Is Taiwan ready for the challenge of the WTO?: an examination of Taiwan's import safeguard clauses from a comparative perspective
University of British Columbia
Master of Laws - LLM
The Agreement Establishing the World Trade Organization (WTO) came into force on January 1, 1995. Its comprehensive scope will hasten the trade liberalization process and facilitate world trade in the future. On the other hand, it is possible that some domestic industries will face stringent and unexpected competition from their foreign counterparts. Consequently, an import safeguard clause is arguably necessary to function as a safety valve to alleviate the shock of trade liberalization. Such a clause could provide a means by which domestic industries are able to make structural adjustments to compete with foreign businesses successfully in the long term. Given the importance of developing an effective import relief system, the primary purpose of this thesis is to provide a useful analysis of and concrete suggestions for new safeguard rules for Taiwan, in accordance with the norms of GATT/WTO. Reference will also be made to the safeguard systems and related rules and policies of the European Union and the United States, which have long-standing safeguard systems. Through comparison, this research will evaluate whether the new safeguard rules of Taiwan contain any inappropriate provisions and whether the legislation is sufficient to meet the challenges anticipated after Taiwan joins the WTO. The research will also discuss whether it is appropriate for Taiwan to emulate the same safeguard rules of other selected countries (like the U.S. and EU) to solve related problems, or whether such rules need to be changed to suit the economic situation of Taiwan. In general, the current import safeguard clauses of Taiwan are consistent with WTO principles, although there are some procedures that probably need to be amended. Reinforcing trade adjustment assistance and establishing dispute settlement channels should also be the focus of future improvements for Taiwan's import safeguard system.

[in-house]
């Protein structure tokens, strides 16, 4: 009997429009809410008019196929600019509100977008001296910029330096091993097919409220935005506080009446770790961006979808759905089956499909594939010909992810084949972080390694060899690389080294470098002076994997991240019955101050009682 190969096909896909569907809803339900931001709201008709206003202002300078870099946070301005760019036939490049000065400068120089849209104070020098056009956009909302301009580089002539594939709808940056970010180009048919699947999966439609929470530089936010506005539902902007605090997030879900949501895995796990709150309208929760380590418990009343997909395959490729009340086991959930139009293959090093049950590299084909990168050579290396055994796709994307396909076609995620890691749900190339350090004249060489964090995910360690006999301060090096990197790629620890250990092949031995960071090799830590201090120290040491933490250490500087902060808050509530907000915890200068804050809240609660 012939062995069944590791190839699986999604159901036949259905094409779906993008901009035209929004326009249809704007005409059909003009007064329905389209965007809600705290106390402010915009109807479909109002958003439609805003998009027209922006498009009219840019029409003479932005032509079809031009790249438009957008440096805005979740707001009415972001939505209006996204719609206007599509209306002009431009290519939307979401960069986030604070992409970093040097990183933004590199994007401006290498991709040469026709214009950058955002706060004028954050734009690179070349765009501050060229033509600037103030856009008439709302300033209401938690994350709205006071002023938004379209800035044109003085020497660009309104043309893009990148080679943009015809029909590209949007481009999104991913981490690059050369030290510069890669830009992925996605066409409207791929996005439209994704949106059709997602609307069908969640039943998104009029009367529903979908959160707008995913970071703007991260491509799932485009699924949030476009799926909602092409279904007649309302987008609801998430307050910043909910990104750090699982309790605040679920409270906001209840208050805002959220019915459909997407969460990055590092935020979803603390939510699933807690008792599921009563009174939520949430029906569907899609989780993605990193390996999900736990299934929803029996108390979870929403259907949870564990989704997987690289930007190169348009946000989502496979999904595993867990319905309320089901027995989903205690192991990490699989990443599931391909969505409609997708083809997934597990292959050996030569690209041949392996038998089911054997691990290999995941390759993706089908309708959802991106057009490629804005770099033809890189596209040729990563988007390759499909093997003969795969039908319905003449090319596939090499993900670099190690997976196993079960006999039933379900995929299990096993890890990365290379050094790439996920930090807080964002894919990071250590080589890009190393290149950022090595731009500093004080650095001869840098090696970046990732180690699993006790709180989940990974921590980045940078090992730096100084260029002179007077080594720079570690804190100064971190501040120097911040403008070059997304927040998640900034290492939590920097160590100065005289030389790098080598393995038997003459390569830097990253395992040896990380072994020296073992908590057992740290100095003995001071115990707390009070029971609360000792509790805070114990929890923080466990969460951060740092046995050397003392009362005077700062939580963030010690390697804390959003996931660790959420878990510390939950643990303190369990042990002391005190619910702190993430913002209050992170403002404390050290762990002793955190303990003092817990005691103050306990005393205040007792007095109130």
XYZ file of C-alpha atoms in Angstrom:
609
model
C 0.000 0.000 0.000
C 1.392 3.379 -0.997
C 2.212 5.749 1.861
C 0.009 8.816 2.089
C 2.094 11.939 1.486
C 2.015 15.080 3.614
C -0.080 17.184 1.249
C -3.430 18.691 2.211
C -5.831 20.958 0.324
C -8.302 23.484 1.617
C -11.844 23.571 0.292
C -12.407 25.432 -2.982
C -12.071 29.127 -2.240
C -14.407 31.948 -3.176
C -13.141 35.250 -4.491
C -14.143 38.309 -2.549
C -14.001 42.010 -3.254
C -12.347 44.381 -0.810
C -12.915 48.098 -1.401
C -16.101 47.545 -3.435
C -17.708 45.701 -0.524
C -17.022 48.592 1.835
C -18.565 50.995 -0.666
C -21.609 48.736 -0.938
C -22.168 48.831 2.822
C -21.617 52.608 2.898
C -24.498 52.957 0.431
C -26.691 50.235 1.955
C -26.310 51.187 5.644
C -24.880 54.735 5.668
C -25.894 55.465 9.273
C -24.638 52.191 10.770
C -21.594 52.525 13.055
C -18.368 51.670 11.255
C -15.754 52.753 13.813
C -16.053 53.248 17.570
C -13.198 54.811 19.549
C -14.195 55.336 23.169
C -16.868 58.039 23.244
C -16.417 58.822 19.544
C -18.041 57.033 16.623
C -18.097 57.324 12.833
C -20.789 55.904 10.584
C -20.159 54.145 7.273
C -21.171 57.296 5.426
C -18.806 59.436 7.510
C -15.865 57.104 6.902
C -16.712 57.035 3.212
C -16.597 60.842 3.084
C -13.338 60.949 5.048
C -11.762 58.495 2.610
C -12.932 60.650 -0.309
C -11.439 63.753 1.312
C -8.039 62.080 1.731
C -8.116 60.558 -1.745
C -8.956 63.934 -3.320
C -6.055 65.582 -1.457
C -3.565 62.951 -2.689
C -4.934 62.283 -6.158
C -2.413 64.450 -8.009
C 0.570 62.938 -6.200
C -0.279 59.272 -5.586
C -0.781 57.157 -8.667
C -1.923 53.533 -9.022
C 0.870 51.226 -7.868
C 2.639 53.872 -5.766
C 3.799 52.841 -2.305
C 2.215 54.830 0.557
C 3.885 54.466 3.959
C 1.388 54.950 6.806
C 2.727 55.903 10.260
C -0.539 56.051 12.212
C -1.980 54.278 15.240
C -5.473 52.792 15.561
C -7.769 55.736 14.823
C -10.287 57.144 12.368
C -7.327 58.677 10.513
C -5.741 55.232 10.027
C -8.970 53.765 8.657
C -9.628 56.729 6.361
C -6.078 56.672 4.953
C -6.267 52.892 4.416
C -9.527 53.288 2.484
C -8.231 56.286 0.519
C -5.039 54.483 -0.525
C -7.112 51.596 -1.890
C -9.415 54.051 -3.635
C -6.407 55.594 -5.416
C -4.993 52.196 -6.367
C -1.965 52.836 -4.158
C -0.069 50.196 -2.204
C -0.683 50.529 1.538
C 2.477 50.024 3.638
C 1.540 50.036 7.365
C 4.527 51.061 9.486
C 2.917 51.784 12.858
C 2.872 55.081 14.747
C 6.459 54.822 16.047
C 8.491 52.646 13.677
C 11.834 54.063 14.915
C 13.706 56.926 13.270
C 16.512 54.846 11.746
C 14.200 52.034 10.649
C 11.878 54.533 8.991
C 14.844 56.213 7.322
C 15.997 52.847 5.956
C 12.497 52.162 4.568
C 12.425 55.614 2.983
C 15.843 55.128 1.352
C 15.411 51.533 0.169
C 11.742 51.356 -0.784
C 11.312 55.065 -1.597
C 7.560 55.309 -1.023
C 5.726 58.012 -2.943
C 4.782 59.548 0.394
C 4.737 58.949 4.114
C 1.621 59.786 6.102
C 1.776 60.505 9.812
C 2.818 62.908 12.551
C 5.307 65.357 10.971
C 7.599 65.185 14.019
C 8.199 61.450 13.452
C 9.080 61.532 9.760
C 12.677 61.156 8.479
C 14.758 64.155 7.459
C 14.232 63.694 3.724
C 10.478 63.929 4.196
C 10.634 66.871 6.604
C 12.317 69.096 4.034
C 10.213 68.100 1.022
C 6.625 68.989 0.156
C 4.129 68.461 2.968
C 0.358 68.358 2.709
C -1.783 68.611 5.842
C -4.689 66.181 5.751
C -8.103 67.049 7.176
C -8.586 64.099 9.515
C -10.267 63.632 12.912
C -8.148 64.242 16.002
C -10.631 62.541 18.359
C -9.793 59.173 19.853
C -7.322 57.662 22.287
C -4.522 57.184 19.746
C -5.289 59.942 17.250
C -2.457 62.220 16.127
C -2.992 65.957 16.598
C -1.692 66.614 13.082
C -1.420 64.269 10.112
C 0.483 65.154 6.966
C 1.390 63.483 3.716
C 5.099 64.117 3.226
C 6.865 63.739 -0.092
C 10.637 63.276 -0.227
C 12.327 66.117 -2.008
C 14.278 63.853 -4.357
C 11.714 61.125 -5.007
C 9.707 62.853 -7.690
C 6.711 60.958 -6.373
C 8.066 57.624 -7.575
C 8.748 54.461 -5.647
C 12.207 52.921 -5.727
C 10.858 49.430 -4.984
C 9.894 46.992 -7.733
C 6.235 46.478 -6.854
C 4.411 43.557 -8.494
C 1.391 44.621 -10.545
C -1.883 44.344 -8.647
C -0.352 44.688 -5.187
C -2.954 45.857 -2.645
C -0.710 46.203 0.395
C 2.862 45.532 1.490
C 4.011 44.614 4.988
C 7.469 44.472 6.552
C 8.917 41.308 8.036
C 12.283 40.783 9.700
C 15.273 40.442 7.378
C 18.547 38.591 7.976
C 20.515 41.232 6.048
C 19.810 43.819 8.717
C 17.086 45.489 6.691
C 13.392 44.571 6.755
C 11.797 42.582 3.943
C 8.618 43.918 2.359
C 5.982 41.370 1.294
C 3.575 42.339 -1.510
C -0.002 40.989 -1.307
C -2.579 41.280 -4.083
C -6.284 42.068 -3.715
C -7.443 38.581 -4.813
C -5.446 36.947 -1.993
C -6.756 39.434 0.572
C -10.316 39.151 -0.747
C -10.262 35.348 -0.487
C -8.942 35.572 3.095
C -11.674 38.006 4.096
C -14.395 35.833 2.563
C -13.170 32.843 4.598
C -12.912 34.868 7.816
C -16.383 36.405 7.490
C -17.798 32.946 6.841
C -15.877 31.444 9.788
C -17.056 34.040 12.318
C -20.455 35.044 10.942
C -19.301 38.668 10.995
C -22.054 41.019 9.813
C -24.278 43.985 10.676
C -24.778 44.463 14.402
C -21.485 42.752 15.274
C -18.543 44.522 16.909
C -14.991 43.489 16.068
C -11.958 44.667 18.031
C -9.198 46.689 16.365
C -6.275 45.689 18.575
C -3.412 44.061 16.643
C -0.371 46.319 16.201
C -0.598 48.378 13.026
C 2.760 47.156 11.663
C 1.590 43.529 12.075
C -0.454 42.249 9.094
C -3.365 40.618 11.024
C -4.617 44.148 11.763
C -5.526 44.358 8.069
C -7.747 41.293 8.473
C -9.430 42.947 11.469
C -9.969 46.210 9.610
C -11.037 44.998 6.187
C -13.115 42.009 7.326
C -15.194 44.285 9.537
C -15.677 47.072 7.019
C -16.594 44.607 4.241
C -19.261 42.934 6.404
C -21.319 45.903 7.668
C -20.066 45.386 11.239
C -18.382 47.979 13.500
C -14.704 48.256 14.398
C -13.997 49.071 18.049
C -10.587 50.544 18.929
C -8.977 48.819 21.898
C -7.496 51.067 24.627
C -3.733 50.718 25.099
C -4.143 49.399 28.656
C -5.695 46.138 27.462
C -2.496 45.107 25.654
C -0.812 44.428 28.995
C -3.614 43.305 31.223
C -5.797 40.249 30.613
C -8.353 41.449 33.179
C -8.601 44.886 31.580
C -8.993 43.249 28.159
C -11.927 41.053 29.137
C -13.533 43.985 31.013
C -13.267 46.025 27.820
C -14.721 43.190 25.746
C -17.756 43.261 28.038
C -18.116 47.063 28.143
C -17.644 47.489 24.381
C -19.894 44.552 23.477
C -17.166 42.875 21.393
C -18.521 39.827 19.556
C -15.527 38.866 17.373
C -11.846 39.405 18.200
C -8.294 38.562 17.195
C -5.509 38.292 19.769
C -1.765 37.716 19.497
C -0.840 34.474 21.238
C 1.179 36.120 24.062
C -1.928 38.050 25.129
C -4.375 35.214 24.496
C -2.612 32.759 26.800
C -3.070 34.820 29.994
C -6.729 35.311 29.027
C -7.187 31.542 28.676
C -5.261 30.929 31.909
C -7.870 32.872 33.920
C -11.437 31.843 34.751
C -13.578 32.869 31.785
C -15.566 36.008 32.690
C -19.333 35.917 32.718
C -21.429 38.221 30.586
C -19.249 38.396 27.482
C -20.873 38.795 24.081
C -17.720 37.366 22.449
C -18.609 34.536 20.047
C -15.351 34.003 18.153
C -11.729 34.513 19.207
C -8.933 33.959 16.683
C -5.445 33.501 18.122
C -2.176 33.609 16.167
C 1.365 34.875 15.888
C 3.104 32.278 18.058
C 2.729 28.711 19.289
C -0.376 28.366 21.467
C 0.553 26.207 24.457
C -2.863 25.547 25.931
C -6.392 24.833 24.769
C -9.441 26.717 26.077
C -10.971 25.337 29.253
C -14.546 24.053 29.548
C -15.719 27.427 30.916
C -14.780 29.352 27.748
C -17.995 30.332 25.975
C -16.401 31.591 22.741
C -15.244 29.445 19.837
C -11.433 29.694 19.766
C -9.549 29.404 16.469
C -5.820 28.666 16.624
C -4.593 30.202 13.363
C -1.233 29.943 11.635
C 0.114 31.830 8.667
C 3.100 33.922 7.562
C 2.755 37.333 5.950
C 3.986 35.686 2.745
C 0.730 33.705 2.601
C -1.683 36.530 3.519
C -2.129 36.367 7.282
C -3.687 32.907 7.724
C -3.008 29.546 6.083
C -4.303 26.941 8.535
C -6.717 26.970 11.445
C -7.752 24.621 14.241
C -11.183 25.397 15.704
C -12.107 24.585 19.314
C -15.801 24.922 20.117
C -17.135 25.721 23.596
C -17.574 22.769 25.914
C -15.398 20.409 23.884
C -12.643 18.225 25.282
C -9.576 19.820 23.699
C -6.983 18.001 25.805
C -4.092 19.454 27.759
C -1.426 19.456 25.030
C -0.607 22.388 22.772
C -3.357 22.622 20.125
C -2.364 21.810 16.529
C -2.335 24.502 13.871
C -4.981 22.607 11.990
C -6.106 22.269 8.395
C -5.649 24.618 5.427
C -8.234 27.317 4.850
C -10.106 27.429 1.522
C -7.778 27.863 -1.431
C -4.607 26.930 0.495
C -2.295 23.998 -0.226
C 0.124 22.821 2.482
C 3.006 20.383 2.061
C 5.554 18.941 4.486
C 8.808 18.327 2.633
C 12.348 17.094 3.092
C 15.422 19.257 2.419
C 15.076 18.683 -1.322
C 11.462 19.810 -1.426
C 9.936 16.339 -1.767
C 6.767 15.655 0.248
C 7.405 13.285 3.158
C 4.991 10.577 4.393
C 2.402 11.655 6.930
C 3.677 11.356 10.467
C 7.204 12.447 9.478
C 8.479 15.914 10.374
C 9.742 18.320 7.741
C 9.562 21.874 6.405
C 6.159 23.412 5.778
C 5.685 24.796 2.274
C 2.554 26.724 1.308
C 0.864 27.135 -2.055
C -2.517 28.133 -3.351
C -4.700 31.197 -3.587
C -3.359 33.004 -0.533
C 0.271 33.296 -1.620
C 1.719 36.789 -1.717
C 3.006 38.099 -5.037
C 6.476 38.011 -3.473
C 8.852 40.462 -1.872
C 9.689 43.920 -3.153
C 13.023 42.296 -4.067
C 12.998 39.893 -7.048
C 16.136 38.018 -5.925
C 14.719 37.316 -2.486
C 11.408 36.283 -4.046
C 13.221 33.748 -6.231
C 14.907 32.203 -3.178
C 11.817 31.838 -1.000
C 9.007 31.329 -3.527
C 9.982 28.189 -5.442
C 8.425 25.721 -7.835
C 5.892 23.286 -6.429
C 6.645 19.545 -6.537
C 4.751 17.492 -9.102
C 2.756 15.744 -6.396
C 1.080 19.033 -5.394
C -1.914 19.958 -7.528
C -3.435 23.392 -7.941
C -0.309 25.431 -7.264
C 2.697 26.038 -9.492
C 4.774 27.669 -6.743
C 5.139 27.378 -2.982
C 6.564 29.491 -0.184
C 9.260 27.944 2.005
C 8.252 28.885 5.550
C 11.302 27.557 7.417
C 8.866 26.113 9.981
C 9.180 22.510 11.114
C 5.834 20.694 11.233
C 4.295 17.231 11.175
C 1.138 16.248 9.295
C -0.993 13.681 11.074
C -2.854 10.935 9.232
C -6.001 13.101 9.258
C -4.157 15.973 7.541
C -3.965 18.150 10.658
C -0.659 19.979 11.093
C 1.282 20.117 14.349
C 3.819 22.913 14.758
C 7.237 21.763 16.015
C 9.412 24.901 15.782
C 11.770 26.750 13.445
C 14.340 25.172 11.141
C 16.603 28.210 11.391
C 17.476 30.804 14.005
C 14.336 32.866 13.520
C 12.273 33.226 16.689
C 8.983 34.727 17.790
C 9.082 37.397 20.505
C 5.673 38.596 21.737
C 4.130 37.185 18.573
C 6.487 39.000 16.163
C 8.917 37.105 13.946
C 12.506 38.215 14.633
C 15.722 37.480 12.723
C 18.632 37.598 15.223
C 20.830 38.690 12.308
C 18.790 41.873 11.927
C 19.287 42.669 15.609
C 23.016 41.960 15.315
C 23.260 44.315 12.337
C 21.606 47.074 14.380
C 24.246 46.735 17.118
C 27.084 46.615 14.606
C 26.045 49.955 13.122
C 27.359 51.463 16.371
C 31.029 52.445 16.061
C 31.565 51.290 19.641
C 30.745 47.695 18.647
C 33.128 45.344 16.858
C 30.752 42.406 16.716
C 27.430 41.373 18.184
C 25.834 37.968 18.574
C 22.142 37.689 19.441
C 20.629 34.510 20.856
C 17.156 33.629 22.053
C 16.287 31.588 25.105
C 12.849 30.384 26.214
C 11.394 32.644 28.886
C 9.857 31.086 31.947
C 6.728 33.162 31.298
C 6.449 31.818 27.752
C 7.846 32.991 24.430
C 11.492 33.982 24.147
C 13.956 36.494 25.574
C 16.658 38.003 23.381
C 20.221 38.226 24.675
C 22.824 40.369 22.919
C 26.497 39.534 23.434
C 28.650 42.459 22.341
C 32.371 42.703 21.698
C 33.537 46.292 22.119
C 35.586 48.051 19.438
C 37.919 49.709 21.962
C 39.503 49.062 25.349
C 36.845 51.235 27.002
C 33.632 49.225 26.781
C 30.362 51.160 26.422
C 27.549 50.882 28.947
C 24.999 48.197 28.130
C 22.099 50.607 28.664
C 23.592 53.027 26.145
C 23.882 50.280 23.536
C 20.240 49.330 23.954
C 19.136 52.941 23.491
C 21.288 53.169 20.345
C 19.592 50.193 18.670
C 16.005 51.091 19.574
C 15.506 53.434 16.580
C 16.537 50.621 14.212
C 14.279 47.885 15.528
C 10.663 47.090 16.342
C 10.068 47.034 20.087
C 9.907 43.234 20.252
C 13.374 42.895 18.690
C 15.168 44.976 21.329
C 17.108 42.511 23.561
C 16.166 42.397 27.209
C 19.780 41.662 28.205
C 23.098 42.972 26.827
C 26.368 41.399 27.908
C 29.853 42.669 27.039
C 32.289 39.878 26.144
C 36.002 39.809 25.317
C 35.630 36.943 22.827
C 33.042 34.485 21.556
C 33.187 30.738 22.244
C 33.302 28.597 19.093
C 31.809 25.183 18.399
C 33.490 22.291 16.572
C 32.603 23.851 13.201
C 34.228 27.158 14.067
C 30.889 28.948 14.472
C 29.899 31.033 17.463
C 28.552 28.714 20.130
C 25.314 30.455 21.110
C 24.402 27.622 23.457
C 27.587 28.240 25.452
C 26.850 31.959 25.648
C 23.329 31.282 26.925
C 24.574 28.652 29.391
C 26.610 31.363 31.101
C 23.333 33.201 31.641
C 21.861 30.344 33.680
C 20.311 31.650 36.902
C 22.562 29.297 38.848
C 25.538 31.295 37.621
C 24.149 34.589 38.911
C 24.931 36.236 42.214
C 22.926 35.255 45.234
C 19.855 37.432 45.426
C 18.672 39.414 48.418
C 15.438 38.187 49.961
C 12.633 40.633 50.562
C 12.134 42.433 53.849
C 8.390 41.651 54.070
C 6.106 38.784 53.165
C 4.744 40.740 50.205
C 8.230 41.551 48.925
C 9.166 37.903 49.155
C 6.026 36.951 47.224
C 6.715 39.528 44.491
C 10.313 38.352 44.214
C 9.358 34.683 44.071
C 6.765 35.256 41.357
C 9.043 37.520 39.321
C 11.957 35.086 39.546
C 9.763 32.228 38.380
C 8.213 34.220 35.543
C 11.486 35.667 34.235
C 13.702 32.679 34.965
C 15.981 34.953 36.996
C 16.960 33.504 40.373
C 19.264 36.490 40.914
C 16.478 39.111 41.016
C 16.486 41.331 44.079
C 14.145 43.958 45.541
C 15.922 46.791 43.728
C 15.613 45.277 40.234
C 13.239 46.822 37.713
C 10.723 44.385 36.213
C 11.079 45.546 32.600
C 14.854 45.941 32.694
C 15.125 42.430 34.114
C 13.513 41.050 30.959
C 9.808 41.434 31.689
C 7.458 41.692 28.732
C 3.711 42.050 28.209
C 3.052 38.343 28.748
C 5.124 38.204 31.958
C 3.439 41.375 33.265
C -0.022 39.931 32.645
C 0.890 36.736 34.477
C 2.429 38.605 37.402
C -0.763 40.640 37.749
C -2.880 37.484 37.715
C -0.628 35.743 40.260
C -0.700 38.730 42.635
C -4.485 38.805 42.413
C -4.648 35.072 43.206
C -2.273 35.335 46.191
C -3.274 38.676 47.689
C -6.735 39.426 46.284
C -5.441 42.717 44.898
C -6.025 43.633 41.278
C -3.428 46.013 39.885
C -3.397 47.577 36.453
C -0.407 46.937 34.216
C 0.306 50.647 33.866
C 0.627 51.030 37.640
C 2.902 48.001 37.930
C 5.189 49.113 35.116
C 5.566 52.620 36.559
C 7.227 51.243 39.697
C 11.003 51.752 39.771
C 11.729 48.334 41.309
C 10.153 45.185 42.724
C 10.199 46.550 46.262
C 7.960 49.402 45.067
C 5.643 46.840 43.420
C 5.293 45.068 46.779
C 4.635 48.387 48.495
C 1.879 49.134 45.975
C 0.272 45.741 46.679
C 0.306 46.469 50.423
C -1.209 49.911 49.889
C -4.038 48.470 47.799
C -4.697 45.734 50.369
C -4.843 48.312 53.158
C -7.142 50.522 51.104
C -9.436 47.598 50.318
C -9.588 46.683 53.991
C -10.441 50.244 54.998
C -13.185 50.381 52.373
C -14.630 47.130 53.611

Law, Peter A. Allard School of